"People from different countries often say 'You wrote about me'," says Fielding. "I get that from people all around the world. And you think: well wait a minute. That can't be. But while we haven't maybe experienced all of the specifics, we've all felt that loss of control. We've all felt trapped. We've all felt angry and hurt and confused and afraid."

While it's true most of us have felt at least some of those things, most of us haven't experienced what it's like when their sister falls in love with a convicted serial killer, as Kate Sinclair's does in Missing Pieces.

"Initially it astounded me that my books are so popular all over the world. Because I wondered what a woman in the Chech Republic, for instance, has in common with my upper middle class career woman in South Florida? But in fact they do. The characters are so real that you can relate to them." The commonalties, says Fielding, are more integral than the specifics.

Fielding feels that, at an emotional level, women all over the world have similar problems. "I think people in general are more similar than we are dissimilar. Once you tap into that common reservoir: that's what people really identify with. That's what makes the books relevant to people in all walks of life and different cultures, different languages, different age groups and religions: everything."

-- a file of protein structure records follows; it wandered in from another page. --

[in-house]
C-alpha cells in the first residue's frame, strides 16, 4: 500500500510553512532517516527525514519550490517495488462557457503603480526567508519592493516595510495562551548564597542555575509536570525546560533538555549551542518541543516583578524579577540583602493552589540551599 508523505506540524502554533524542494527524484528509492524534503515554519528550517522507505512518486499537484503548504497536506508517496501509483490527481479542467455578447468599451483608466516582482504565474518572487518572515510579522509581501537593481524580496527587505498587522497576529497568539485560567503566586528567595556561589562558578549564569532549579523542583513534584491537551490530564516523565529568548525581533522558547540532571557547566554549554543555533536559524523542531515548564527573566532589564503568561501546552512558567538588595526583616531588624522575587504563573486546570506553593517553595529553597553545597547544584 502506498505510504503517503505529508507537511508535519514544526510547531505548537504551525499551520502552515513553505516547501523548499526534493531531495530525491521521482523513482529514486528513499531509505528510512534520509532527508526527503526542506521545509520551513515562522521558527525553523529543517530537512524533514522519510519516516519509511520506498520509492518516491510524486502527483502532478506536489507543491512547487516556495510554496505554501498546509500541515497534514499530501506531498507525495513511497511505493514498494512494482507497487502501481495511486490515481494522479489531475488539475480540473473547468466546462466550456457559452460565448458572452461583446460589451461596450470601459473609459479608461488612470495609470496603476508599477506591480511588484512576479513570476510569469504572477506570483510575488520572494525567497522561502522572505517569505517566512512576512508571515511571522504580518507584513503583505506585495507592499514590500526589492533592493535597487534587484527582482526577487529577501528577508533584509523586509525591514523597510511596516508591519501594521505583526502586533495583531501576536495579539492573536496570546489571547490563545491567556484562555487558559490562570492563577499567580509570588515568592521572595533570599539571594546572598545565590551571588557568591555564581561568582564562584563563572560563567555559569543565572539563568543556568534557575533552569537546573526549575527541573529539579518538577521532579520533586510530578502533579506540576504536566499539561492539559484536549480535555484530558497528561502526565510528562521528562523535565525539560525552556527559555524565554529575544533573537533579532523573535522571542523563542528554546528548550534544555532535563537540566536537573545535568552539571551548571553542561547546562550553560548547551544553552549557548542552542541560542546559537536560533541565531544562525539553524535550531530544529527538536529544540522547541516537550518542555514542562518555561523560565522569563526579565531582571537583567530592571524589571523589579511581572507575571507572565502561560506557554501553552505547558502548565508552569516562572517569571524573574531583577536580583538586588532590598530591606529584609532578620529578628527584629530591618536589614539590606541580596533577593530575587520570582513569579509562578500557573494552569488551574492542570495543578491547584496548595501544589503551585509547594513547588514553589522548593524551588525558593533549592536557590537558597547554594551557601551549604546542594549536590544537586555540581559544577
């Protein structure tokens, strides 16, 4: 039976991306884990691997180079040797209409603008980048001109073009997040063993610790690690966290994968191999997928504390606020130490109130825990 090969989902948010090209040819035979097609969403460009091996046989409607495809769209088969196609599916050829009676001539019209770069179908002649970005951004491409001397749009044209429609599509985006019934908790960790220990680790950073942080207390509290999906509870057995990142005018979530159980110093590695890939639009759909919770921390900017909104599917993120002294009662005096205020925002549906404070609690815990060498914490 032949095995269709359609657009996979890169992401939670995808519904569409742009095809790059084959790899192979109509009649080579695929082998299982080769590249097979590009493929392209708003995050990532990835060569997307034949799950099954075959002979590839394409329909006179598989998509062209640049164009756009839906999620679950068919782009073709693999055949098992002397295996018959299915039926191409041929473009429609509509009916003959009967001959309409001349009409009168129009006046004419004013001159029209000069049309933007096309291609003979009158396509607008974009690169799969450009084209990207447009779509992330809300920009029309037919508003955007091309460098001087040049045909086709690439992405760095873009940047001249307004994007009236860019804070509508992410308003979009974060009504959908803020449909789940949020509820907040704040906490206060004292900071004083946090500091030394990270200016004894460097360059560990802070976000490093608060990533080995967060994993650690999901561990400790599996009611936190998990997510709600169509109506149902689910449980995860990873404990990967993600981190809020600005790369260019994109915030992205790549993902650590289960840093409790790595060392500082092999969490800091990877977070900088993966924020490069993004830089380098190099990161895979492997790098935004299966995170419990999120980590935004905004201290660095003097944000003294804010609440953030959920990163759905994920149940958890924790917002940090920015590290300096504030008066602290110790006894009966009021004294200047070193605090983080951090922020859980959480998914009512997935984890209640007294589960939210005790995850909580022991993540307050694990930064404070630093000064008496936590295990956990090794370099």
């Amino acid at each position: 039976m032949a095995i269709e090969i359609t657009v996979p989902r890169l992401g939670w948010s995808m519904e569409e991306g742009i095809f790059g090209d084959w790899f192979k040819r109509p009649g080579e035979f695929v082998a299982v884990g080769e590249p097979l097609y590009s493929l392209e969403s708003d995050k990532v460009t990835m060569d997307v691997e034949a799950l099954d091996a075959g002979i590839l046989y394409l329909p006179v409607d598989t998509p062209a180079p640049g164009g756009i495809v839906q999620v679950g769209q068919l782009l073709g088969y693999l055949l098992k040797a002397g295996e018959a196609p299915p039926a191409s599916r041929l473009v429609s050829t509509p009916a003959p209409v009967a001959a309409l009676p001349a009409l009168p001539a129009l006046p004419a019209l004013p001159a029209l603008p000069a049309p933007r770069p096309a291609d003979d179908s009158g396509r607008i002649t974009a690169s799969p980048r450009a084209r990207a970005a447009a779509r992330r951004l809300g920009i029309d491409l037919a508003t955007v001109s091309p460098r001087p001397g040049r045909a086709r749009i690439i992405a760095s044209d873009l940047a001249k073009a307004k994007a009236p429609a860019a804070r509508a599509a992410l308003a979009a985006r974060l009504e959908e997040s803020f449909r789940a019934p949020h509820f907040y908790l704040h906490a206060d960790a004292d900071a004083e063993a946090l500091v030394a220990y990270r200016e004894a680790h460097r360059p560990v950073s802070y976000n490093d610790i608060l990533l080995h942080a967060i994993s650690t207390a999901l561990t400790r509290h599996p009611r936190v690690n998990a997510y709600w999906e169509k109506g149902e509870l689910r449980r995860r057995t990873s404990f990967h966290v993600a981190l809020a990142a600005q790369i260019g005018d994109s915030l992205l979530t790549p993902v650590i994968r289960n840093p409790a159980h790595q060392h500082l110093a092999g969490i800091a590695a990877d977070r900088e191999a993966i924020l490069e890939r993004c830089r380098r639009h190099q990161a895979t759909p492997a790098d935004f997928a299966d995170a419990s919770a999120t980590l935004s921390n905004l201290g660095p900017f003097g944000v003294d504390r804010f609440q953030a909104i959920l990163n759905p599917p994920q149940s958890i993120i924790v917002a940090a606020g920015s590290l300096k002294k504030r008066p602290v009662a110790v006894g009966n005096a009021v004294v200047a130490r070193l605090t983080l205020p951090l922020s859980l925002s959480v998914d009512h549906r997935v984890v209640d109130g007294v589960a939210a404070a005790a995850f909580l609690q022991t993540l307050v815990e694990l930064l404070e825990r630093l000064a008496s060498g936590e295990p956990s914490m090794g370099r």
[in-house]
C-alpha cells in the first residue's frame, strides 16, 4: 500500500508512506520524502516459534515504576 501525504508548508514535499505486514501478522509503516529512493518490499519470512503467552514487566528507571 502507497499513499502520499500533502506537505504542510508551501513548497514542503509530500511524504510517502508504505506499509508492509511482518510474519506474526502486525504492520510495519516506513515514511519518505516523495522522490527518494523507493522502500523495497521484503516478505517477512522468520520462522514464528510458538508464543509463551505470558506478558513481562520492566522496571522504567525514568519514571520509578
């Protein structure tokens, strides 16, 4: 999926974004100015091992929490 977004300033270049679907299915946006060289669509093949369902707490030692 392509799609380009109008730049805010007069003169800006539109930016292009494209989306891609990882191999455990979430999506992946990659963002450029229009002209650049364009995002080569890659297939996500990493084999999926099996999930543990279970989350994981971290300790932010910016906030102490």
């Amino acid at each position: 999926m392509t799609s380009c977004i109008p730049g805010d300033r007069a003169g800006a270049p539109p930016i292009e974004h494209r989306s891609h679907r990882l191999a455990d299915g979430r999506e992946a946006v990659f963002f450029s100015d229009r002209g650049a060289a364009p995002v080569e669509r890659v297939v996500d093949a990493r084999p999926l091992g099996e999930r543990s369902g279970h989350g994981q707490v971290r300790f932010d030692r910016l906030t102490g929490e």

Another thing that Fielding thinks adds to the relevance of her work is that it speaks to large chunks of the population who feel passed over by other authors. "There are all these women out there who are being missed by popular fiction," says Fielding, who writes about women who are not necessarily conventionally beautiful or in the first bloom of youth.

Fielding thinks that a lot of women feel somewhat invisible while doing their daily lives. "And when you aren't seen, you aren't heard." Expressing those feelings is perhaps what makes her readers feel the most strongly identified with.

"I've had a few turning points," says Fielding of her career. "1980 with Kiss Mommy Goodbye was the first time that I made the New York Times bestsellers list and that got into a certain market and level of readership. It happened again with See Jane Run which has probably been my most successful book to date."